THERE HAS BEEN a significant increase in foreign workers turning down the chance to relocate to Ireland for high-paid tech jobs.
That’s according to digital and tech recruitment firm Prosperity, which said the rejection rate for job offers in Ireland had doubled since last year – up from an average of 15% to nearly 30%.
The Dublin-based recruiter said that the main issue turning foreign workers off a career move to Ireland is the housing shortage.
Workers headhunted by the firm have cited “horror stories” about the Irish rental market as a big factor in their decision.
Instead of moving to Ireland, foreign talent is now opting to stay put or move to tech hubs such as Lisbon and Berlin – two cities which can offer a significantly cheaper cost of living than the Irish capital, according to Prosperity.
Earlier this year, Dublin was ranked the second most expensive city in the eurozone for expat workers, while analysis by the Economist Intelligence Unit also showed that the Irish capital is nearly as expensive to live in as London.
In its analysis, Prosperity said that the salary on offer in some tech roles in Ireland is marginally better than in competitor cities in Europe.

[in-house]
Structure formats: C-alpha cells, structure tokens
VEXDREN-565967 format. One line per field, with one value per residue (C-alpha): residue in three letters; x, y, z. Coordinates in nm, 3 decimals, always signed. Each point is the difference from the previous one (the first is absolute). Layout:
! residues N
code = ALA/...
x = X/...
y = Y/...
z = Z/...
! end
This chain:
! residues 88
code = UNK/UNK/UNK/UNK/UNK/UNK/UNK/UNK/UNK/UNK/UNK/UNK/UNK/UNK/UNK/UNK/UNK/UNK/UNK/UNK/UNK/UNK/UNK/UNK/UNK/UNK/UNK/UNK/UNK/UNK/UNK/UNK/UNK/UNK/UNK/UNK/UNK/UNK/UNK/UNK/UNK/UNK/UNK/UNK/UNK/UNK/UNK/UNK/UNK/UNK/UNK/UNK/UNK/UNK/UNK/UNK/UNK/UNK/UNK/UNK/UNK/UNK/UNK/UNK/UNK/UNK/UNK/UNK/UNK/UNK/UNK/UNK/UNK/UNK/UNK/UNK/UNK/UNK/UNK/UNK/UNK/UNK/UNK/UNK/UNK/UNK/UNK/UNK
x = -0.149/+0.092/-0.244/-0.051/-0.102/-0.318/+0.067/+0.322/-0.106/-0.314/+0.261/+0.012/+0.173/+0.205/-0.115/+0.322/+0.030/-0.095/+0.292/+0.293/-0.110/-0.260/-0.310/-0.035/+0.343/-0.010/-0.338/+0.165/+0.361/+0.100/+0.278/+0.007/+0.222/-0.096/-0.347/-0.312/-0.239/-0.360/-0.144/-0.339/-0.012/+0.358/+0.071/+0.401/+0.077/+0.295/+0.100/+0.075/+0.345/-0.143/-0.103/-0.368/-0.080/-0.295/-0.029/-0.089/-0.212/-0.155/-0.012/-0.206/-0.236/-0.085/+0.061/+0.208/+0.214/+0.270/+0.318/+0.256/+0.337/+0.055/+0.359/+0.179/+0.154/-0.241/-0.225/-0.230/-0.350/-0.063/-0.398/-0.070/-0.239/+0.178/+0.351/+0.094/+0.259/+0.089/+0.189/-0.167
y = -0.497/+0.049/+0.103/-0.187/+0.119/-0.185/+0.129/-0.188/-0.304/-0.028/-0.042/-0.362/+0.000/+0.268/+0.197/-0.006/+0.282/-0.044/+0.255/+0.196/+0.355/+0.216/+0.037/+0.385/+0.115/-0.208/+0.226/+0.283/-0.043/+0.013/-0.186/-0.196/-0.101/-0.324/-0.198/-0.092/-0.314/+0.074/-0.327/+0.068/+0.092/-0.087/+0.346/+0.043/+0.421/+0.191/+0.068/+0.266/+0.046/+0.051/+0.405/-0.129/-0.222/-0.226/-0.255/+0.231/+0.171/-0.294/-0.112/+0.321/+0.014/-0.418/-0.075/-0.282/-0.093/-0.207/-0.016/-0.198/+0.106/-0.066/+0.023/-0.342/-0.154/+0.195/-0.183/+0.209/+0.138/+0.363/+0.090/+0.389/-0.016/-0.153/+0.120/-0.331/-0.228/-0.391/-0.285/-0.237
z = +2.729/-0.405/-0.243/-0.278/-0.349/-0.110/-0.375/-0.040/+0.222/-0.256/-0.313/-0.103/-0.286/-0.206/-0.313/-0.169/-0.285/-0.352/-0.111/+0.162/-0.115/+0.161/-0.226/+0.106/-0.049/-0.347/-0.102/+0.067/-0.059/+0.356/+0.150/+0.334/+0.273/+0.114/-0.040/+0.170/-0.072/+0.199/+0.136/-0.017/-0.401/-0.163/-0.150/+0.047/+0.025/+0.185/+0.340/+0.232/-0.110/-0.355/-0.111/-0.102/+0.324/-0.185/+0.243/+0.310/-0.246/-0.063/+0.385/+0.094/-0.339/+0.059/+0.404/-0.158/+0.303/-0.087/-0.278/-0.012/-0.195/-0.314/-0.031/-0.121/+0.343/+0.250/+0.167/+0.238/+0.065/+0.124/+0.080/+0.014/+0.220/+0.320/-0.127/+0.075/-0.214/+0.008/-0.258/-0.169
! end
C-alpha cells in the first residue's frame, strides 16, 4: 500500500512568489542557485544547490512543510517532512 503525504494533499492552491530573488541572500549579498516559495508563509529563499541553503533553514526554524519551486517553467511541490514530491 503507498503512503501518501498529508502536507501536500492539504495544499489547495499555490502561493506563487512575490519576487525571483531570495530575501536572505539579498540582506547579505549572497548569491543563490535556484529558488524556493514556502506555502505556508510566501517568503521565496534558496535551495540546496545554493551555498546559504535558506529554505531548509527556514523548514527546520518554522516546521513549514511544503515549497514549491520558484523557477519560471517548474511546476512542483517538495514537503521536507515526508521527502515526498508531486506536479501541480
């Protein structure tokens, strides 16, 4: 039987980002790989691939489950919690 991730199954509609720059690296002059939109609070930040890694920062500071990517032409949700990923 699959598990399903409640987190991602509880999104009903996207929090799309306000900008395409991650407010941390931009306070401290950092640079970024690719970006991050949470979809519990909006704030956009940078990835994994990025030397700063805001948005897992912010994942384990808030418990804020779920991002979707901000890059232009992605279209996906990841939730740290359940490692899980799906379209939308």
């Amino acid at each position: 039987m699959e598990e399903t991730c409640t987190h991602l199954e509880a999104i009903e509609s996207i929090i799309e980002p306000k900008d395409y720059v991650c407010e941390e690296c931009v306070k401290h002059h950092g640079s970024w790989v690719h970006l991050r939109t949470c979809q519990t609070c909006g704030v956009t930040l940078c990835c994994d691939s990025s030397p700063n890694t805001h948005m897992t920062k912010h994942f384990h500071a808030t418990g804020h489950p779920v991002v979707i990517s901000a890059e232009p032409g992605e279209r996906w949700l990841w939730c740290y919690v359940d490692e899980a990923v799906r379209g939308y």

However, the recruiter noted that foreign workers considering a relocation are wise to the fact their euro will go further in many alternative locations.
Tech workers in Lisbon might earn up to 15% less than they would in Dublin, but rental costs for an apartment in the Portuguese capital are dramatically lower.
Crowdsourced comparison site Numbeo puts the overall cost of living in Dublin, including rent, at 75% above that in Lisbon.
Meanwhile, in Berlin there is a higher availability of accommodation to lease and rents are around half those in the Irish capital.
Earlier this year, the Daft Rental Report for the first quarter of 2017 highlighted that the average rent in Ireland stood at €1,131.
The report also showed that there were just 3,084 properties available to rent nationwide on 1 May. This is the second lowest number on record since January 2006.
It has been suggested by Aengus Kelly, chief executive of Dublin-based lessor Aercap Holdings, that the government should introduce aggressive tax reductions to attract skilled foreign workers.
Prosperity noted in its analysis that the current cluster of Irish universities does not produce enough tech and digital talent to sustain the growth in the sector.
Nearly half of all tech jobs posted are for candidates to fill coding roles, while python specialists and front-end developers are in high demand within the category.
Furthermore, the number of full-stack developer job posts are up eight-fold since the same point two years ago.
Prosperity said that, in many cases, tech firms are forced to offer stronger salaries and relocation packages to tempt prospective hires over to the Republic.
The Ireland-based recruitment firm has said that due to the recruitment crisis, it has expanded its service to provide for companies in other European markets such as Paris, Berlin and Lisbon.
Note: Journal Media Ltd has shareholders in common with Daft.ie publisher Distilled Media Group.